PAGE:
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Wow this forum chat escalated quickly... I just wanted to chime in, I know this forum is about measurements and such but I've been putting aside some money for the last 8 months and went on my search for the holy grail of mixing monitors. Yes, there has been quite some hype about these speakers and I was actually on the other side of the hype, mocking the fan boys.

Yet... I went to test the ONE15s and ONE18s a few weeks back, and of all the speakers I have tested since March, none of them told me as much about the areas that would need fixing in a mix as the ONE15s. That's also the reason why I ordered the Amphion 100 amp a few days back and will be getting the ONE15s in January. I want to mix on them and I'm sure the Genelacs or the Focals might have been flatter (no fan of the Neumanns btw. not even the KH310s) but they sound veiled in comparison to the Amphions and they hide the little faults in the mix instead of revealing them. They may be hyped but honestly if you want speakers to mix on, they should indeed be very high an the list of potential buys, they feel fast and full of micro information, I still don't understand how they do it tbh.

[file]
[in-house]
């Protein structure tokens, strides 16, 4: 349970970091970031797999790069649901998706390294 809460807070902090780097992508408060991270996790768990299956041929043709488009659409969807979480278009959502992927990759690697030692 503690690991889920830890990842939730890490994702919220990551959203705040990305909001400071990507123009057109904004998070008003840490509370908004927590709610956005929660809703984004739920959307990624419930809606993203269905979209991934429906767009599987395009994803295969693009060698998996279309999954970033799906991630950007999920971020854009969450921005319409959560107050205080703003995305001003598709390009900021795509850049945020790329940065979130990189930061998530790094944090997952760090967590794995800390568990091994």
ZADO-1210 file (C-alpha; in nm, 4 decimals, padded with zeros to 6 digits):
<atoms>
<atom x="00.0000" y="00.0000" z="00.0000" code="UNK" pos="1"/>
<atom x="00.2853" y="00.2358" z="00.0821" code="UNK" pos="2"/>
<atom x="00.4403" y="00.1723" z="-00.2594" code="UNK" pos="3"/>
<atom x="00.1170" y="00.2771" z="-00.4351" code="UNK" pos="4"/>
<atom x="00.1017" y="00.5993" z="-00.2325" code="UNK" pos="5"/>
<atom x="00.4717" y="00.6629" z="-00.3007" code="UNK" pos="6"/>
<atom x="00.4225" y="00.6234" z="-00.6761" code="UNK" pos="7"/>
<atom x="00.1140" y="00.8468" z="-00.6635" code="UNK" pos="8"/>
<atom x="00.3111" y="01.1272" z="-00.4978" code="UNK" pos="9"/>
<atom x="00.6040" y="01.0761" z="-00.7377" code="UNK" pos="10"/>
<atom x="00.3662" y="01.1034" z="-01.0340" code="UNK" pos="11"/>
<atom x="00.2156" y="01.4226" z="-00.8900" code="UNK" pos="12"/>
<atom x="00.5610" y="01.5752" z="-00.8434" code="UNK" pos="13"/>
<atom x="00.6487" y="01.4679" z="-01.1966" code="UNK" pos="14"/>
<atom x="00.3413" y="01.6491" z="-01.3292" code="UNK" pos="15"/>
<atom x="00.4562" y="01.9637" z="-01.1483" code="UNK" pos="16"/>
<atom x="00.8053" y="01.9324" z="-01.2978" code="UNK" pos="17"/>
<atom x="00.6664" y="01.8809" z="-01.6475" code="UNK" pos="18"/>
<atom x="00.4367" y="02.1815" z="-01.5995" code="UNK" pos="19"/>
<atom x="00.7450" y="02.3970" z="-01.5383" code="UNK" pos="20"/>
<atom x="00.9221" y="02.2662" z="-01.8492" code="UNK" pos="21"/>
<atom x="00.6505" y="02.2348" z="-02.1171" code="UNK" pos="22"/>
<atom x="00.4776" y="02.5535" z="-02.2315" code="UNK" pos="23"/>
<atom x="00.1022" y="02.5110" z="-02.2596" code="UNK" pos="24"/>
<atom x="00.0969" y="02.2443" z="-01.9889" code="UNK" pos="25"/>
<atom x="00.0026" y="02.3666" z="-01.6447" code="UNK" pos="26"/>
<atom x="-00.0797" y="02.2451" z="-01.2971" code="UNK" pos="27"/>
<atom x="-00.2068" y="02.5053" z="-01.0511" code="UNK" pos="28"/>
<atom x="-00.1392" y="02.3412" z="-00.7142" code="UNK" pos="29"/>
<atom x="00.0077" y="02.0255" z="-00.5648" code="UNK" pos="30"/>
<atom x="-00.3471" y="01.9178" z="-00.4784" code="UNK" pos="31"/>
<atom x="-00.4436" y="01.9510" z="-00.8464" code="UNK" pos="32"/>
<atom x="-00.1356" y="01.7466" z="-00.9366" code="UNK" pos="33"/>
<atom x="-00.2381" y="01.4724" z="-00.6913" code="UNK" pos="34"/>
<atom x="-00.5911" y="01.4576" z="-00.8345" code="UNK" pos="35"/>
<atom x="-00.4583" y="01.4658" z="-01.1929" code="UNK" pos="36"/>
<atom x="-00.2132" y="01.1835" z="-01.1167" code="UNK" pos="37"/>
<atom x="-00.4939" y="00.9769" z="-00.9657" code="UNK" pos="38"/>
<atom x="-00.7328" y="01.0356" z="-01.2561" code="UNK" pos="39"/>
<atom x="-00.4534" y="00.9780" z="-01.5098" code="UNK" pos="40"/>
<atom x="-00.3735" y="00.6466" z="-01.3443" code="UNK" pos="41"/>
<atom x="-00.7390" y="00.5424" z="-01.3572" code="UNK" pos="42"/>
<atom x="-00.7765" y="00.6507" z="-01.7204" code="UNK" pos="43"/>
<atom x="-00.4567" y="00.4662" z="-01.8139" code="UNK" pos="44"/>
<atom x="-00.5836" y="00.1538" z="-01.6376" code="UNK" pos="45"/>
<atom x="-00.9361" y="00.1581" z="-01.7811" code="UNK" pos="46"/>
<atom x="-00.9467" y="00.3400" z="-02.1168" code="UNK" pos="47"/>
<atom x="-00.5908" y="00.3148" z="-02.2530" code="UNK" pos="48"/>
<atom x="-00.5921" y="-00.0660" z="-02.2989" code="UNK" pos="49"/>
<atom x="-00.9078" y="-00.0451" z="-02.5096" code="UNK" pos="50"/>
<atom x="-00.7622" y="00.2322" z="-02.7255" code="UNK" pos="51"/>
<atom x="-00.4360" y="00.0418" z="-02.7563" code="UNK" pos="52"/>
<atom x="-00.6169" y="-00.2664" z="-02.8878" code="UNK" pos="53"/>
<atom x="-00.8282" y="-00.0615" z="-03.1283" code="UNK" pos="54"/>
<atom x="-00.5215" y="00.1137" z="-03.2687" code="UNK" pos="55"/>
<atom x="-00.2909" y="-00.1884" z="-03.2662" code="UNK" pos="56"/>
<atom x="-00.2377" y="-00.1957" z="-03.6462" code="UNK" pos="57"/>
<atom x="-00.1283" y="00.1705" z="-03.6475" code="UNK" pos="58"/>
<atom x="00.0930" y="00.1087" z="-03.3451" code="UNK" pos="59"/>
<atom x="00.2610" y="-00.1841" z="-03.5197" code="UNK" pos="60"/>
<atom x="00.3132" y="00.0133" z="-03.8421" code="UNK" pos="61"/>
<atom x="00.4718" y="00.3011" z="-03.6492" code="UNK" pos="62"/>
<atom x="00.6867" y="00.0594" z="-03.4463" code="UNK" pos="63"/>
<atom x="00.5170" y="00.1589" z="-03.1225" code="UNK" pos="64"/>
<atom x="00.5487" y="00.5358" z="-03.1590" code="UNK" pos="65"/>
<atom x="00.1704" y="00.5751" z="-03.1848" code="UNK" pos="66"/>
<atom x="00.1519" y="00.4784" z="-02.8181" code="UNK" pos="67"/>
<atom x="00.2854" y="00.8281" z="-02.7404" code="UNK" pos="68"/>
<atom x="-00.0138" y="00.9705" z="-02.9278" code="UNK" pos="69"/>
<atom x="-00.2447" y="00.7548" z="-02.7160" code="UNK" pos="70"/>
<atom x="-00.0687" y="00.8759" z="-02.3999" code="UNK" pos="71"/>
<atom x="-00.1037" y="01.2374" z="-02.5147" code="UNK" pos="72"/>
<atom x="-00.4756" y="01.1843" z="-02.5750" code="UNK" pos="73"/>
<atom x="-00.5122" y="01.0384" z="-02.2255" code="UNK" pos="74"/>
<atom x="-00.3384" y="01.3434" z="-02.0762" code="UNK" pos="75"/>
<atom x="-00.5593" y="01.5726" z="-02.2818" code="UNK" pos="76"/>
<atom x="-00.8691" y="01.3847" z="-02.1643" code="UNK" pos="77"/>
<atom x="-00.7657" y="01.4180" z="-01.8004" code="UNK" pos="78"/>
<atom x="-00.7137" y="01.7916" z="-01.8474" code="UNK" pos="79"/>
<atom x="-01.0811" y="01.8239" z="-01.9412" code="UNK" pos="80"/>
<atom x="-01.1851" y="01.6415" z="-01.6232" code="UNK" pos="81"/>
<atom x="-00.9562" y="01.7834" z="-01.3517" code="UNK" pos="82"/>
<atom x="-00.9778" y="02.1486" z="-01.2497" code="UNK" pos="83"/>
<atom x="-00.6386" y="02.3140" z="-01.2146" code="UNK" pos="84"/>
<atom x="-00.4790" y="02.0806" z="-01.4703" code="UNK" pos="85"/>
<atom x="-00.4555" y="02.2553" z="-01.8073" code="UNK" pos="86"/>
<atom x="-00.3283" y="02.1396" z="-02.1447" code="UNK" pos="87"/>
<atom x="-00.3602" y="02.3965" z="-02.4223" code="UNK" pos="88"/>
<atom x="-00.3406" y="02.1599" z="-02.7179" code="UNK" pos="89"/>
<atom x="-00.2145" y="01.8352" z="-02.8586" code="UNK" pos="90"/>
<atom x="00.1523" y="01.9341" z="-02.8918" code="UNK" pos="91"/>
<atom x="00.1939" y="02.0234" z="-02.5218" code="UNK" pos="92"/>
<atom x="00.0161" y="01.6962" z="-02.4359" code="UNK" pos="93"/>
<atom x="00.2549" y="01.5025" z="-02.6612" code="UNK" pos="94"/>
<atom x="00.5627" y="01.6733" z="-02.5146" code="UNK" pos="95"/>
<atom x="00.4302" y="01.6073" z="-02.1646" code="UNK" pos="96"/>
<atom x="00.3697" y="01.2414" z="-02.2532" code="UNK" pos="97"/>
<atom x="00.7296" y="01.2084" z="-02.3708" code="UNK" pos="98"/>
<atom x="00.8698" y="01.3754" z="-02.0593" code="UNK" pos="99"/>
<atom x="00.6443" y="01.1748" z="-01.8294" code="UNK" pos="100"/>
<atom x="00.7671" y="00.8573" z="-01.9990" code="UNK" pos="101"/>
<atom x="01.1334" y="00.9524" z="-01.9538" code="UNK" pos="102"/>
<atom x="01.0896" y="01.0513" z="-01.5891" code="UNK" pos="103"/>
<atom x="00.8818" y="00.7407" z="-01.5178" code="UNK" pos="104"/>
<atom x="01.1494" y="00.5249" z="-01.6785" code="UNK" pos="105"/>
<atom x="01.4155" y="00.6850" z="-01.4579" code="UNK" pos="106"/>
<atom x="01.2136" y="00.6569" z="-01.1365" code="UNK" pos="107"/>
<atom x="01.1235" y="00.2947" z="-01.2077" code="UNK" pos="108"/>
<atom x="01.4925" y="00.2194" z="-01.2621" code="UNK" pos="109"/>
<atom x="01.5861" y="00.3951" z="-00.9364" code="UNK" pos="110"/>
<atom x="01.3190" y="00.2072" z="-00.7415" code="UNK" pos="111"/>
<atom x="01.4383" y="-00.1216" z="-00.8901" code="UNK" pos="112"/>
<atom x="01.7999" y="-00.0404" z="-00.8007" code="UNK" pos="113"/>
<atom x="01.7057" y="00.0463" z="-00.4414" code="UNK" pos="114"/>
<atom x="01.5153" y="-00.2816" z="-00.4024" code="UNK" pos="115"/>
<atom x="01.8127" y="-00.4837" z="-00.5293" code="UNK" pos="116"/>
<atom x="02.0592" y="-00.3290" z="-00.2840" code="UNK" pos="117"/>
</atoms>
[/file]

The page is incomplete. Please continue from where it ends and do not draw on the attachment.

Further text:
Jazmanaut

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Has anyone tried to figure out, how these predicted room responces actually differs with monitor type speakers?
I mean that with monitors you listen them very differently than in a hifi situations:
Studiorooms are usually quite well treated, they are in nearfield, like 1-1.5m, instead of 2-3m, so they exite room much less. They are placed much higher in vertically, like 1.2m instead of around 80cm, that changes type of floor and ceiling reflections drastically, and in studio, you allways have that desk reflections, from mixing/mastering console, or computer desktop.
 

richard12511

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I want to mix on them and I'm sure the Genelacs or the Focals might have been flatter (no fan of the Neumanns btw. not even the KH310s) but they sound veiled in comparison to the Amphions and they hide the little faults in the mix instead of revealing them.